China’s factory gate inflation slows, outlook dimmed by still-elevated prices

China’s factory gate inflation eased in June after a government crackdown on runaway commodity prices, but the annual rate stayed uncomfortably high and underlined growing strains on the economy as Beijing tries to bolster a post-coronavirus revival.

The persistently high inflationary pressures in the industrial sector prompted China’s cabinet this week to flag potential policy easing measures, mainly to support smaller firms.

Friday’s data from the National Bureau of Statistics (NBS) showed the producer price index (PPI) increased 8.8% from a year earlier, compared with a 9.0% rise in May, and in line with analysts’ expectations in a Reuters poll.

The NBS also released consumer price inflation data, which showed a slowing last month and limited pass-through from high factory gate prices.

The PPI, a benchmark gauge of a country’s industrial profitability, inched up 0.3% on a monthly basis, easing sharply from a 1.6% uptick in May, as prices for copper and steel fell.

The monthly slowdown comes as China, the world’s biggest consumer of both coal and iron ore, has stepped up efforts to rein in runaway metals prices. The measures included selling supplies from state reserves and launching investigation of illegal stockpiling and price gouging.

“The domestic policy of ensuring supply and stabilising prices in the commodity sector is showing initial effect, driving an improvement in the market supply and demand, and a slowdown in price gains of industrial products,” said Dong Lijuan, a senior statistician at the NBS in a statement accompanying the data release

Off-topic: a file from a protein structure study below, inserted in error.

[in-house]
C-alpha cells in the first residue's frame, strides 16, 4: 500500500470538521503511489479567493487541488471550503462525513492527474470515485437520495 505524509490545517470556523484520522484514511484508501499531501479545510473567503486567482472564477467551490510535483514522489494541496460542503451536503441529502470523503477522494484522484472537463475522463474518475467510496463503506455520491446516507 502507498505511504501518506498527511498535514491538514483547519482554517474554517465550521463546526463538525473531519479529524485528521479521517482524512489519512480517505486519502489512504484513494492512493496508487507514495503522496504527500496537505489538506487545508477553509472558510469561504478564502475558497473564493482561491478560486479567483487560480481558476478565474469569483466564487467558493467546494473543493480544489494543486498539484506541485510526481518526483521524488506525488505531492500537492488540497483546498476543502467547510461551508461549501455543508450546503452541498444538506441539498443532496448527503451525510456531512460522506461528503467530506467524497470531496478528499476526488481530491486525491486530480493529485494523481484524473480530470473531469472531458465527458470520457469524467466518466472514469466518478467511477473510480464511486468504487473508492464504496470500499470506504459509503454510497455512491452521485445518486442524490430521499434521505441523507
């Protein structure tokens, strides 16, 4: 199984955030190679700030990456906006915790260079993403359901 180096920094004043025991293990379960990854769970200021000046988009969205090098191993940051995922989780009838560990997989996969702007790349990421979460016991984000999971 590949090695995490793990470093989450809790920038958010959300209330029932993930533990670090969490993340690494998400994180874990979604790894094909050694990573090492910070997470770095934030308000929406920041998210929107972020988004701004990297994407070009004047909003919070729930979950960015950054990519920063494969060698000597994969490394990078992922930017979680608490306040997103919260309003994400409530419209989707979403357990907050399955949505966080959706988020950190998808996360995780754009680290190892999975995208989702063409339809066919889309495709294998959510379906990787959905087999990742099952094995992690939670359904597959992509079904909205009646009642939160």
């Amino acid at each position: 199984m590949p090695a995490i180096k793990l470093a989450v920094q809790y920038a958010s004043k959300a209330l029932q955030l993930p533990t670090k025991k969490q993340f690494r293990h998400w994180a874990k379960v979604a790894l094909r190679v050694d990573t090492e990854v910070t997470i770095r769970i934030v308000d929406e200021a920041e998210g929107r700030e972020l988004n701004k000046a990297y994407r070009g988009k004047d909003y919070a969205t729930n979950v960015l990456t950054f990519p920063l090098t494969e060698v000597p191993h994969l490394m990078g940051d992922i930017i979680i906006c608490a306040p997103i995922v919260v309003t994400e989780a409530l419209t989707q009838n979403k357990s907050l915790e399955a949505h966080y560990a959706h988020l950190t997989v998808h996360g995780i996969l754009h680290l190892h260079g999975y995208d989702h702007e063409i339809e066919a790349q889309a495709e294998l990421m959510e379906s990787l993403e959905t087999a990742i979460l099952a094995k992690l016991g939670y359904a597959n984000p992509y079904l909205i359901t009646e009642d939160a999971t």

Yet, some analysts believe the government crackdown will have only a limited impact due to an ongoing imbalance between tight supplies and rising demand by more countries recovering from the pandemic.

“PPI continued to hover at an elevated level in June and we did not see a significant fallback,” said Wang Jun, chief economist at Zhongyuan Bank, adding that he expects PPI to trend above 7% year-on-year in the second half of the year.

“Despite the recent changes in commodity prices, we cannot rule out price gains would accelerate again in H2. We need to stay alert to the possibility of another peak in factory-gate inflation.”

Hao Zhou, senior EM economist Asia at Commerzbank, expects PPI would stay around 8-9% in the second half of the year, given the recent strength in international crude oil prices.


Chinese leaders have raised increasing alarm over the negative impact of rising raw material prices on many small firms, which are unable to pass on the higher costs to consumers.

NBS data also showed China’s consumer price index (CPI) rose 1.1% in June in annual terms, slower than a 1.3% gain tipped by the Reuters poll, pointing to limited pass-through to consumers from the high industrial prices.

Pork prices, a key component of China’s CPI, have been on the decline in recent months, driving a drop of 1.7% in food prices. Concerned about tumbling pork prices, authorities late last month also announced plans to buy pork for state reserves.

China’s annual average consumer inflation is likely to be below 2% this year, the central bank governor Yi Gang said last month, well below the government target of around 3%.

Core inflation, which strips of volatile food and energy prices, stood at a mild rate 0.9% in June, unchanged from May, a potential source of concern for policymakers as it suggests underlying demand remains weak.

“In our view, the elevated PPI inflation reading is the result of supply side constraints, so we expect Beijing to turn to easing measures – rather than tightening – to contain the surge in raw materials prices and support growth,” said analysts at Nomura.

“The low CPI inflation reading, though largely driven by slumping pork prices, also provides space for Beijing to ease.”